A new flow battery technology is projected to cost 60 percent less than today's standard flow batteries. The lower cost is due to the battery's active materials being inexpensive organic molecules, compared to the commodity metals used in today's flow batteries.
Lithium-ion batteries now make up about 70 percent of the world's working, grid-connected batteries; however, issues with performance, safety, and lifespan can limit the technology's use for stationary energy storage. Flow batteries, on the other hand, store their active chemicals separately until power is needed, greatly reducing safety concerns.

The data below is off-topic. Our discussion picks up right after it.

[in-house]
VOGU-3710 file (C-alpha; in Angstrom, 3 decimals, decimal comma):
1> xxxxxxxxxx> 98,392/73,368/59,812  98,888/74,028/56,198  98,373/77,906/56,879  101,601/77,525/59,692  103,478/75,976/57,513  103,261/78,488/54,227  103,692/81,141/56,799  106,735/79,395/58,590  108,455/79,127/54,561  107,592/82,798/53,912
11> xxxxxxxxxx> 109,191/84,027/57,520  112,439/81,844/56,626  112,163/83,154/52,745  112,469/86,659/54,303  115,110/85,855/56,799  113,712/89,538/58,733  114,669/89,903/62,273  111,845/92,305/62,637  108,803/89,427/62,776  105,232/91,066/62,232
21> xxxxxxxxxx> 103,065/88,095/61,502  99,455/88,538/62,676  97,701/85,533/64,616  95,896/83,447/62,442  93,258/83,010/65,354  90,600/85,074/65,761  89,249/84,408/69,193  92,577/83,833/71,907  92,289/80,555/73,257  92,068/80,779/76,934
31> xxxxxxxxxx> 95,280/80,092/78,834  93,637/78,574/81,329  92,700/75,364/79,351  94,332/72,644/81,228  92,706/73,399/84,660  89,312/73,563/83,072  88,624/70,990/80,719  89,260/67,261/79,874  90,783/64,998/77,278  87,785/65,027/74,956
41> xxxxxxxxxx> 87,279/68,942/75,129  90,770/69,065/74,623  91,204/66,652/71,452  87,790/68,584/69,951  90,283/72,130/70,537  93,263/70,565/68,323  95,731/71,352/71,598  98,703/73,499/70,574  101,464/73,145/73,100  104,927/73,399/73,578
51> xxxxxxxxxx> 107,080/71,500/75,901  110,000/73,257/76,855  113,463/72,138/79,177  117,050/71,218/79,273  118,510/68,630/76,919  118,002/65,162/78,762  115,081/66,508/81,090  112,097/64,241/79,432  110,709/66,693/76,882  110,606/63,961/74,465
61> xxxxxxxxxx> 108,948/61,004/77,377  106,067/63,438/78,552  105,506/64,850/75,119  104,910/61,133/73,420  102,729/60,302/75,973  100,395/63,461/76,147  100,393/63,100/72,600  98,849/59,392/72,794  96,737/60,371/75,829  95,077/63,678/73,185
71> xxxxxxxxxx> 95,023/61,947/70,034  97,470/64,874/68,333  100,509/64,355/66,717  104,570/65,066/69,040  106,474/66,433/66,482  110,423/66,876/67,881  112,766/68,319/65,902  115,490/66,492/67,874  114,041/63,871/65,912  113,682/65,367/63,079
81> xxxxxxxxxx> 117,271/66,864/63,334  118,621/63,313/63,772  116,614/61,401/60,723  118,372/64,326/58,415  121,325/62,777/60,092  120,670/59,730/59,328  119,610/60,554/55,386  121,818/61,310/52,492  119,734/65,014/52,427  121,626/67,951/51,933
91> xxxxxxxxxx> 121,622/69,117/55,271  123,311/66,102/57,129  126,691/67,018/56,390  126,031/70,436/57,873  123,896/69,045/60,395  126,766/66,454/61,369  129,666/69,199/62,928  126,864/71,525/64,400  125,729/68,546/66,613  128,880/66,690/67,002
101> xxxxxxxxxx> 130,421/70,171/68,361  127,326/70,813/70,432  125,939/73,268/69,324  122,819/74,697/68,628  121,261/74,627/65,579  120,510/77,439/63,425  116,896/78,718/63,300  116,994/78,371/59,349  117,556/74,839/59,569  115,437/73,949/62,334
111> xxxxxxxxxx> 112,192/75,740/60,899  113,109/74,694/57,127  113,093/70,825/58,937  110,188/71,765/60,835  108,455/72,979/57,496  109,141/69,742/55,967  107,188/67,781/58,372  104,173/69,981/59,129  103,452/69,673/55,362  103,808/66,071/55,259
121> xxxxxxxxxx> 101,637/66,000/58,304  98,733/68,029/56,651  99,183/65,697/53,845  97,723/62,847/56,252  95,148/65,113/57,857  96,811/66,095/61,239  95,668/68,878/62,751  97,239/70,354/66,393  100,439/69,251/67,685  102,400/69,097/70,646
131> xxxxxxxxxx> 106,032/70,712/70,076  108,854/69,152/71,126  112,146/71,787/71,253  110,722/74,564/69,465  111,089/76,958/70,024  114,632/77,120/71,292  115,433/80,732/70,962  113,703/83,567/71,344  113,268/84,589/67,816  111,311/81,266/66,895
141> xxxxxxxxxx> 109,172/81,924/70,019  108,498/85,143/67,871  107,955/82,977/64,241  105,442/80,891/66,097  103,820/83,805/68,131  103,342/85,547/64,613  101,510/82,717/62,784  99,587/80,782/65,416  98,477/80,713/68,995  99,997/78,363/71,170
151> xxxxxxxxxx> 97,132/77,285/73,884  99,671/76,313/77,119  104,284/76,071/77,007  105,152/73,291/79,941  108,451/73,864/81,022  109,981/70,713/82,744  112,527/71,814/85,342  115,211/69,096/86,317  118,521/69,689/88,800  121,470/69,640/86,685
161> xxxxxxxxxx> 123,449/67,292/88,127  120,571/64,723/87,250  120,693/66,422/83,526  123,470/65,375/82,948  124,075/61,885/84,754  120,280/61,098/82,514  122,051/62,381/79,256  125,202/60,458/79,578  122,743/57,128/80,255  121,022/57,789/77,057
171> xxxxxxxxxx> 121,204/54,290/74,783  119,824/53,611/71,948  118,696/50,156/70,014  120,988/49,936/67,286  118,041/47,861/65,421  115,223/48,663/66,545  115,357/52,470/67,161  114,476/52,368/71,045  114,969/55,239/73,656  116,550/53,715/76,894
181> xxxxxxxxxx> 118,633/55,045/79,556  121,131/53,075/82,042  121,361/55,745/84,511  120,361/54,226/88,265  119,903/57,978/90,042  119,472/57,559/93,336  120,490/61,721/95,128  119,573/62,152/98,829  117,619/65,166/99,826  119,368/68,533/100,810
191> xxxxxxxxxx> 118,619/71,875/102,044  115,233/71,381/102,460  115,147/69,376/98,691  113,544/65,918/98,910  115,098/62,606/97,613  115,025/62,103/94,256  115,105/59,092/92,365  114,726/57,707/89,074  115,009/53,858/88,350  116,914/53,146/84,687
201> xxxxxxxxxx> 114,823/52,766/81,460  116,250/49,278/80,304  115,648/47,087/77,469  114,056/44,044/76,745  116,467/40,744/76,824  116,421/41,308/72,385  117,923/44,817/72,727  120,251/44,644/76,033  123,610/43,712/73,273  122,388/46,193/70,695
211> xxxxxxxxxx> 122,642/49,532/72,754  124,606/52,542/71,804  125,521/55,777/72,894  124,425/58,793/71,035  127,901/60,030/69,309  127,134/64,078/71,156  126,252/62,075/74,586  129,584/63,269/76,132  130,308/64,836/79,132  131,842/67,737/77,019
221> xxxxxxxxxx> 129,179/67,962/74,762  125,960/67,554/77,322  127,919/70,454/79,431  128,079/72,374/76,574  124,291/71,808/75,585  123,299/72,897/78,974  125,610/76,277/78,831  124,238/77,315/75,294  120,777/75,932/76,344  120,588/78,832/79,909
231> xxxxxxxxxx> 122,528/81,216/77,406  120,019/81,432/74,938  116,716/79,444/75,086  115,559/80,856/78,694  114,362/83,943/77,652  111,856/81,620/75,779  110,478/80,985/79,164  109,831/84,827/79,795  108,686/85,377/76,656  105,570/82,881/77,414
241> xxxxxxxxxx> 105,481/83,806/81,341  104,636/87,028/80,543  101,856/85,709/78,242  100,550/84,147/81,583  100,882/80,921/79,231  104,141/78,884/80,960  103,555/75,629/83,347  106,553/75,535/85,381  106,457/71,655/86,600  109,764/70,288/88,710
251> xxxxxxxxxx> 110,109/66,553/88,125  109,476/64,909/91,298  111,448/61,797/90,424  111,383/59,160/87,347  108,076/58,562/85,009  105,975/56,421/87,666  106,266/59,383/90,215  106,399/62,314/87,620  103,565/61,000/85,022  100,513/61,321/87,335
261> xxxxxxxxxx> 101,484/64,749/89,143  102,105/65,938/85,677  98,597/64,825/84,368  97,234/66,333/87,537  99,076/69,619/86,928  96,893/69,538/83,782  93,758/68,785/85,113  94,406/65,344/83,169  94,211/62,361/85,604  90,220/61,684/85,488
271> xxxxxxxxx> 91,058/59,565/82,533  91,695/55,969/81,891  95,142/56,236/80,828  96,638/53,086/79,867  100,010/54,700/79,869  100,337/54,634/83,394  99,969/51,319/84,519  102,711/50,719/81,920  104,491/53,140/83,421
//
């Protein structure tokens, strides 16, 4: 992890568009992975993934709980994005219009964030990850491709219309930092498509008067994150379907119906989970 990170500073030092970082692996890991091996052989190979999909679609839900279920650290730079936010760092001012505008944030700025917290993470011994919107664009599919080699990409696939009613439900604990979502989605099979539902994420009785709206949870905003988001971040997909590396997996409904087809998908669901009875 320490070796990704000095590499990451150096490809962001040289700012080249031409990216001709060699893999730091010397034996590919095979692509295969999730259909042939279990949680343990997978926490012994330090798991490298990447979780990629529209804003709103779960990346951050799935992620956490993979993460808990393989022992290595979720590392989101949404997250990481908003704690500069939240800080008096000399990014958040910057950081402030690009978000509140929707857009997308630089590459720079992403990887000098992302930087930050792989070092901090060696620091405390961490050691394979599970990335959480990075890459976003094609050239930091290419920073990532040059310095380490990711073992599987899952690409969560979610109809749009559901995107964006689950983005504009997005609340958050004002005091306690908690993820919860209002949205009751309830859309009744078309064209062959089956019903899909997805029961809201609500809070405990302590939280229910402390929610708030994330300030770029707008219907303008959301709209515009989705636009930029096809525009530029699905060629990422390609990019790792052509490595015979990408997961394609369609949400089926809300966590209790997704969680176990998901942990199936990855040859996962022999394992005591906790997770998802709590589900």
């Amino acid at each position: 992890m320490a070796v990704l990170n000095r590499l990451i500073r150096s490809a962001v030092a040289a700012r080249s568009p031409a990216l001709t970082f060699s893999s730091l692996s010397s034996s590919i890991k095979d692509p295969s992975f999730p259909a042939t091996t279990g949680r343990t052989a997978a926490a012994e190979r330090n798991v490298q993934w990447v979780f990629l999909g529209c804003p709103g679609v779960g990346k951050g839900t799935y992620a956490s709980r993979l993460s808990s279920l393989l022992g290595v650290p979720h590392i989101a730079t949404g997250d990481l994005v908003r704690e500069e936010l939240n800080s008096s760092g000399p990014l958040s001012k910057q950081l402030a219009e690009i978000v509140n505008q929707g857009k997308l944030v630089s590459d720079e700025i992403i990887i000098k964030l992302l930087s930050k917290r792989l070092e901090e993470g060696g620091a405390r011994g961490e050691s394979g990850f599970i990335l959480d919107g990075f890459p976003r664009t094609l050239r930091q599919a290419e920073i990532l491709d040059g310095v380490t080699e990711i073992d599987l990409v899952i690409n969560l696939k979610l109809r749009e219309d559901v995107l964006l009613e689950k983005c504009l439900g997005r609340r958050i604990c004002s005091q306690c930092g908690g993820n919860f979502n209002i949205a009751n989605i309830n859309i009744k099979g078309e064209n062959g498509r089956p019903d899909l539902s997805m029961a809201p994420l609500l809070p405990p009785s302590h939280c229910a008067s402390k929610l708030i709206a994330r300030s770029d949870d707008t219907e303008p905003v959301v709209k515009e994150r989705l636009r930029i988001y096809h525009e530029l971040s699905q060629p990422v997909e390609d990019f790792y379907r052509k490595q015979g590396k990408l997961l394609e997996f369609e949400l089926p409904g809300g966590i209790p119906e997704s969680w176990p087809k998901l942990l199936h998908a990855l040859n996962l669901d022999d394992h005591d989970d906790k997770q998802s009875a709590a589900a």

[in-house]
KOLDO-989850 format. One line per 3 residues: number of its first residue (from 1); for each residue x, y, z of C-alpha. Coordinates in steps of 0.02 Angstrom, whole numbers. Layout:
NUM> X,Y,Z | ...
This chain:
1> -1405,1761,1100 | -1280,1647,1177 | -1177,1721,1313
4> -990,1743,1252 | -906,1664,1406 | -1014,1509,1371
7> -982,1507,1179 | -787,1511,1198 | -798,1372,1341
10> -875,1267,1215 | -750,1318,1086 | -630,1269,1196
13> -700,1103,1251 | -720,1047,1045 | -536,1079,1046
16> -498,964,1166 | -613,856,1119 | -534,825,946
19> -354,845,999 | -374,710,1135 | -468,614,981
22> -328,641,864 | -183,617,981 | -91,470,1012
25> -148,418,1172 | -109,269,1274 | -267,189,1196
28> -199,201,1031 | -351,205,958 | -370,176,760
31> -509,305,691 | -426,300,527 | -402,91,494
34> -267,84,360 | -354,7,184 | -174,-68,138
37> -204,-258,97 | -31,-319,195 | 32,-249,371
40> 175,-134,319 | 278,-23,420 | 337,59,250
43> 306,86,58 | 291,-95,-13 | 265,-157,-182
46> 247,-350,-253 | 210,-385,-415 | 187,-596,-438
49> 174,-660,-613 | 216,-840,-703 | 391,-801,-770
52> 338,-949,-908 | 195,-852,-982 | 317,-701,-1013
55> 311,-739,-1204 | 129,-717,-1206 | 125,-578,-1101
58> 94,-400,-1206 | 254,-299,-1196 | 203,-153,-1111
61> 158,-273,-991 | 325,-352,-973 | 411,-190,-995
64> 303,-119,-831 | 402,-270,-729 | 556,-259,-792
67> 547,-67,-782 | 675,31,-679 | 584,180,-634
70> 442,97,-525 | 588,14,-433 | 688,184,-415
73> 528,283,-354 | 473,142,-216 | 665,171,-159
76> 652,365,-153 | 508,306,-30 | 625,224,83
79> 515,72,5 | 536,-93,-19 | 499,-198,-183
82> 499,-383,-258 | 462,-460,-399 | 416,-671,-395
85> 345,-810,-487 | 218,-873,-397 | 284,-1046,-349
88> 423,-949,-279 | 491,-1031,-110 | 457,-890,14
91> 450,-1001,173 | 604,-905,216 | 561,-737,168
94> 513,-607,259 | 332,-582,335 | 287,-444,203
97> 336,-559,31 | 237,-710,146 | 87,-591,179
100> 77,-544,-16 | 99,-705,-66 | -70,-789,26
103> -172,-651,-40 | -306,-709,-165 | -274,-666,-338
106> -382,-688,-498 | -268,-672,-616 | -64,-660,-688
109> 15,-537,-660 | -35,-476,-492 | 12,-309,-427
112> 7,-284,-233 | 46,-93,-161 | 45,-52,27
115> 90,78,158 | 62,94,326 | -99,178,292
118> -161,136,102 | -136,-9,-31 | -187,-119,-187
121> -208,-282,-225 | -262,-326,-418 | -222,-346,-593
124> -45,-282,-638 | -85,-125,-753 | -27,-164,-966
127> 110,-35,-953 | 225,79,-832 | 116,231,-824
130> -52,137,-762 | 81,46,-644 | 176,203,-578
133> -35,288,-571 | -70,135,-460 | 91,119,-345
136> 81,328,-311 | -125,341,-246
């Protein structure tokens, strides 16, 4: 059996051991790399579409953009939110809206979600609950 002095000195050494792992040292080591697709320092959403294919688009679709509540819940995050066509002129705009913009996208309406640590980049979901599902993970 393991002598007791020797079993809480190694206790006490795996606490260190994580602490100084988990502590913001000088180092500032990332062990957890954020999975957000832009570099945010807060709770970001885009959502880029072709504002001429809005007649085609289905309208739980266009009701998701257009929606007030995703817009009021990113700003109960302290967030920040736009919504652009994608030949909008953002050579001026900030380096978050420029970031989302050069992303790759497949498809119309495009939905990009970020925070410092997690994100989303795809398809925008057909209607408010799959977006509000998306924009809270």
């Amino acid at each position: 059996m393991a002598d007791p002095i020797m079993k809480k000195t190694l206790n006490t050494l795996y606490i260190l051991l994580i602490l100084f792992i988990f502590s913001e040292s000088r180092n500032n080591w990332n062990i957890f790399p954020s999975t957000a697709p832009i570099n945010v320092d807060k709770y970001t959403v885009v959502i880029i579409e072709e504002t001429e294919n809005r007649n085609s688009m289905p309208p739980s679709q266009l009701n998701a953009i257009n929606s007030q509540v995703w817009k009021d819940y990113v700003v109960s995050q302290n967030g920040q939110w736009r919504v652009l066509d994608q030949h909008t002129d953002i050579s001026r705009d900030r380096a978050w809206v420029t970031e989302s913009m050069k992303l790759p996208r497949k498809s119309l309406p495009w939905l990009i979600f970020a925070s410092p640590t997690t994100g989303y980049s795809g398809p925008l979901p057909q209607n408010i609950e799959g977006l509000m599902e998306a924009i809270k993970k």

Plans are to make a larger version of the battery that can store up to 5 kilowatts of electricity, which could support the peak load of a typical U.S. home. Other ongoing efforts include improving the battery's cycling so it can retain more of its storage capacity longer.